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Steve (Bane) Rhoades December 6, 2001 Review Feedback

Madden 2002

[an error occurred while processing this directive] Madden 2002 is hands down the best football game that I have played since the original Tecmo Bowl for the NES. That isn't to say that it doesn't have problems (because it certainly has a fair share), but these problems are very forgivable in light of the game's strong performance.




Release Date:

EA Sports

EA Sports



Game Details

The first thing you're likely to do when playing Madden 2002 is to play a quick game. You get right into the action with some decent (yet simplified) default settings. This is what I did, simply to get a feel for the game (this is my first iteration of the series in a few years). Needless to say, I was rather awestruck by the graphics. Player models are well drawn, and animated fluidly (though they look a bit silly when changing direction), and the overall attention to detail is excellent. Player uniforms get dirtier as the game continues, most of the time tackle physics seem realistic, and many of the players (and certainly the coaches) look like their real world counterparts.

The graphics are customizable to a decent degree, you can play the game from a variety of angles, though I find the default to be adequate most of the time (short passes towards the sidelines are tough). I was happy to discover that you can choose to have both the first down marker and the line of scrimmage marked on the field during play (like the computer overlays when watching games on TV).

While the graphics are generally top-notch, the gameplay is where this game truly shines. First of all, it contains a gazillion options to customize the style of game, including the frequency of each individual penalty being called (you may want to turn down the frequency of holding calls). Once the game actually starts, there are a few different options ahead of you too. You can ask Madden for a suggestion on any offensive play (sorry, there's no defensive coordinator), you can flip any play horizontally, you've got hurry up offense, a variety of different audibles, and up to five targets for passes (on the five most convenient buttons no less). Finally, you can call plays based on formation, or based on the "go to guy." Calling a play based on the go to guy brings up a selection of plays which feature the given player (QB, RB, TE, or WR) getting the ball, be it as a run or as a reception.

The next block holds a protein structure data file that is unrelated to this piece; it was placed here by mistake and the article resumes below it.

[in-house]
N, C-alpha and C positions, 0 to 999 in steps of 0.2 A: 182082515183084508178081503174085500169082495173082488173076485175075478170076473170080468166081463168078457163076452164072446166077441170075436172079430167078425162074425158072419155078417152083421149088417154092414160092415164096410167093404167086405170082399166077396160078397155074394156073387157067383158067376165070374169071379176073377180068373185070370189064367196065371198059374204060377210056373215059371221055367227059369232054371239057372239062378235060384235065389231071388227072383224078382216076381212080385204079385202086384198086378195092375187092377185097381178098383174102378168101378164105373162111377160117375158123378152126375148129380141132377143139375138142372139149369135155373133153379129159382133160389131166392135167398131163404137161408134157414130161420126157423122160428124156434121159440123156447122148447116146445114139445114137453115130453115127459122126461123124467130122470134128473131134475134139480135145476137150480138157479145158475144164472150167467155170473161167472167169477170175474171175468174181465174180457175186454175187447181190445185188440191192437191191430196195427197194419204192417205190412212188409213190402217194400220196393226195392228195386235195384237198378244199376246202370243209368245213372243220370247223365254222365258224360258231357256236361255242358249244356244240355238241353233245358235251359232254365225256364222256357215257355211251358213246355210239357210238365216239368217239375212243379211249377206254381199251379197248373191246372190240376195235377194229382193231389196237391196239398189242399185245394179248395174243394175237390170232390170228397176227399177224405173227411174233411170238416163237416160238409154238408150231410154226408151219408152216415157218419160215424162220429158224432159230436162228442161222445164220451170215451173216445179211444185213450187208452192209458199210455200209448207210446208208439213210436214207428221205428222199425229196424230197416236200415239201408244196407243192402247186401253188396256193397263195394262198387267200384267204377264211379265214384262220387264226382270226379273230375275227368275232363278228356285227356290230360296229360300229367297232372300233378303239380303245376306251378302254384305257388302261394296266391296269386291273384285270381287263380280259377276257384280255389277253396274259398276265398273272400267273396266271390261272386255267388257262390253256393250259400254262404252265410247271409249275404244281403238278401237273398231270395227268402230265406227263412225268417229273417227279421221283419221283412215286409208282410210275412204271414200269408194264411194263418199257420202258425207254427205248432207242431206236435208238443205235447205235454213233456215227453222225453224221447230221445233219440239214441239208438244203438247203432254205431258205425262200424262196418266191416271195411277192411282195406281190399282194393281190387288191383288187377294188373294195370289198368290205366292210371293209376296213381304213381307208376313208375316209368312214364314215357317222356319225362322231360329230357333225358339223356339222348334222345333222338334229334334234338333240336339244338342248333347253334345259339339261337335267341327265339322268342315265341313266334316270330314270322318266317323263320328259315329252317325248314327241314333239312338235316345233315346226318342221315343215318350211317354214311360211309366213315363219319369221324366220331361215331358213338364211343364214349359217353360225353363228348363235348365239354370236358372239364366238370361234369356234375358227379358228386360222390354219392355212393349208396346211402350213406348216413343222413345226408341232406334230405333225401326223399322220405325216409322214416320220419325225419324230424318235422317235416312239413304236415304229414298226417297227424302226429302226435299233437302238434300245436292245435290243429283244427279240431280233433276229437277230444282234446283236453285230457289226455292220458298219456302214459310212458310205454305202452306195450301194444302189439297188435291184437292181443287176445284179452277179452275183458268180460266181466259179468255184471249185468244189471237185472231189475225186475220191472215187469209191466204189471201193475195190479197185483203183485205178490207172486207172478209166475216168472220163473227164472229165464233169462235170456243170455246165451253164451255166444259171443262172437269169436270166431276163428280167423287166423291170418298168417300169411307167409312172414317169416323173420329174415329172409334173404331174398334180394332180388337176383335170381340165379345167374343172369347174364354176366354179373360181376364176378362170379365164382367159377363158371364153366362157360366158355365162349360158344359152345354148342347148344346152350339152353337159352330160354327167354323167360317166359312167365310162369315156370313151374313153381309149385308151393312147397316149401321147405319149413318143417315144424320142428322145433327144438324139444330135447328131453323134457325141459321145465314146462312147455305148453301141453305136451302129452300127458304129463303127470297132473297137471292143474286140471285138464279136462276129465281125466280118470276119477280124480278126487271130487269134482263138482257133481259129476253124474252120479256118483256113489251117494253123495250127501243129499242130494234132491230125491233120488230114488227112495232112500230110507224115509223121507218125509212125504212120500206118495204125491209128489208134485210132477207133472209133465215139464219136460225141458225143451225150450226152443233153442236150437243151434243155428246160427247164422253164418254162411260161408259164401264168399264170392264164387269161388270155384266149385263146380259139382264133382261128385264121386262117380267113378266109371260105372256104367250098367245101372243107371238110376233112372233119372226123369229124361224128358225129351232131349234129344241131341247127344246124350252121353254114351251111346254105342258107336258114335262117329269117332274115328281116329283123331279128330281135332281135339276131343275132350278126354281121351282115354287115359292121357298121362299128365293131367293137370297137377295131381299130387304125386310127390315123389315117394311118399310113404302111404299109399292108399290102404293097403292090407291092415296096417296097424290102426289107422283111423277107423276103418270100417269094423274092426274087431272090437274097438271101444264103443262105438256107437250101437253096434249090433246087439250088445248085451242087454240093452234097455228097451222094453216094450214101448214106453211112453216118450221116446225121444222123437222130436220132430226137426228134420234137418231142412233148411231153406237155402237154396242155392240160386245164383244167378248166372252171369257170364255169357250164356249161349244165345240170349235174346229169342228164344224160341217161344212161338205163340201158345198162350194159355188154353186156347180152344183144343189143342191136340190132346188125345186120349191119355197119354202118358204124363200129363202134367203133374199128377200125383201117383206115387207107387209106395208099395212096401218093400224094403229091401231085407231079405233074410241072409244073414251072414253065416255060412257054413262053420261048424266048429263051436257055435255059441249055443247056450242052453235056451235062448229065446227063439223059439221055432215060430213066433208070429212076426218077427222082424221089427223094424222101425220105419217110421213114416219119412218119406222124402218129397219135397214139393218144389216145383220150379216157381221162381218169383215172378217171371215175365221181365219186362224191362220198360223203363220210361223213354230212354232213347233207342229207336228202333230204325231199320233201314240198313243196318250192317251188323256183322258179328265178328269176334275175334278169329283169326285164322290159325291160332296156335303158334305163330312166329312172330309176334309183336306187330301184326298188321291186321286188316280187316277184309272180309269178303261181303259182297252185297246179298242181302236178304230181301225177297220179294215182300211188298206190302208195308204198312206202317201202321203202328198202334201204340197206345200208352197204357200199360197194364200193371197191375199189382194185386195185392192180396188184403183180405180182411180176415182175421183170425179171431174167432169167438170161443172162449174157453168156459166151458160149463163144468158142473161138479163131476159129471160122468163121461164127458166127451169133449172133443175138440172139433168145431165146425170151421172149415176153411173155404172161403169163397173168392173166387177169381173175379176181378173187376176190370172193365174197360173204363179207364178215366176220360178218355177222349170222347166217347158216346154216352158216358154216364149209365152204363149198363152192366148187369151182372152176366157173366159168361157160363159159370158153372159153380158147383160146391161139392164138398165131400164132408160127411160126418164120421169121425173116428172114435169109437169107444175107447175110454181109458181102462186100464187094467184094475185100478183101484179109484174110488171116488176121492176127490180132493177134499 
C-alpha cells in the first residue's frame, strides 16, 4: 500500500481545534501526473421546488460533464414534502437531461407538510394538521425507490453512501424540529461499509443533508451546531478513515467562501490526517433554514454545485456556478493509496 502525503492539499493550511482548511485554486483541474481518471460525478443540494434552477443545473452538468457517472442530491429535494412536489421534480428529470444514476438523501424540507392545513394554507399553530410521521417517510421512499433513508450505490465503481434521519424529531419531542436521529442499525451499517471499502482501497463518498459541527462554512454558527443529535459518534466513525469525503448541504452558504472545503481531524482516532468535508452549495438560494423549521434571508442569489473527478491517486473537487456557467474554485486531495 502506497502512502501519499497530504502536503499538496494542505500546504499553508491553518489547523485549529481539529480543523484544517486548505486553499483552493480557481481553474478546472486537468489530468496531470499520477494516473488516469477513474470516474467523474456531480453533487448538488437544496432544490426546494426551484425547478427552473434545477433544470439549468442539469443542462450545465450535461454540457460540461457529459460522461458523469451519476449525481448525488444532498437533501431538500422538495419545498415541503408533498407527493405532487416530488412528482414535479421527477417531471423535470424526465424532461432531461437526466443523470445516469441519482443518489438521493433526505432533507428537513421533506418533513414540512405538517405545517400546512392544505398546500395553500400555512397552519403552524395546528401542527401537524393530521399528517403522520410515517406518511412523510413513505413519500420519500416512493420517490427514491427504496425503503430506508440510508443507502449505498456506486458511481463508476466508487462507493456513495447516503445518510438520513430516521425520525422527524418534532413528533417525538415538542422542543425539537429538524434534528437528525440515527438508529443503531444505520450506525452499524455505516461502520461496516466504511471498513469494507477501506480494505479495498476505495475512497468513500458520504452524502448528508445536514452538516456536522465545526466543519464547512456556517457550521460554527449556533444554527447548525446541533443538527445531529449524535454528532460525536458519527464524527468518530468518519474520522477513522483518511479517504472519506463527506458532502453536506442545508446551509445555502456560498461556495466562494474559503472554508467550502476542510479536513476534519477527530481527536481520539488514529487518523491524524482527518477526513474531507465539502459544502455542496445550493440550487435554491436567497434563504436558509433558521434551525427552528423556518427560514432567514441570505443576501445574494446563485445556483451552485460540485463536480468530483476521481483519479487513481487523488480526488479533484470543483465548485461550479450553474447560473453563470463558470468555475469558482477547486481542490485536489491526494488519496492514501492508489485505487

This seems like as good a juncture as any to voice me extreme disappointment in the fact that there seems to be no HB option in this game. Maybe it's in one of the playbooks I haven't tried, but I know that Bill Cowher runs the HB option, and he certainly does not have the play in his book on this game. It has always been one of my favorite plays in football, and I am extremely saddened by the fact that I cannot find it after about 30 games.

Once you actually run the play, there's still a lot you can do. Before you snap the ball any play can be changed via audible. An entirely new play can be chosen this way (out of a few choices), and you can also modify a single receiver's route via audible, to keep the defense on their toes. After the snap, while running you can break tackles, hurdle, juke, and stiff-arm your way past defenders. As QB, you can switch between running and passing mode with the press of a button, and you can through your passes based on the receiver's current direction or based upon the route he is assigned to run.

The last iteration of this series that I played had a lot of problems with the passing game (or at least, I had a lot of problems with the passing game). I am happy to report that the passing game is much easier to use in this version, though it will certainly take some practice. Considering the fact that the two teams I have spent most of my time playing as are the Steelers and a created expansion team, neither of which have stellar QBs as far as passing goes (though Stewart is impressing me this season), I would imaging passing could be even easier with some of the other teams. The run game is easy to use (even when I'm not using the Bus), and easy to stop on defense.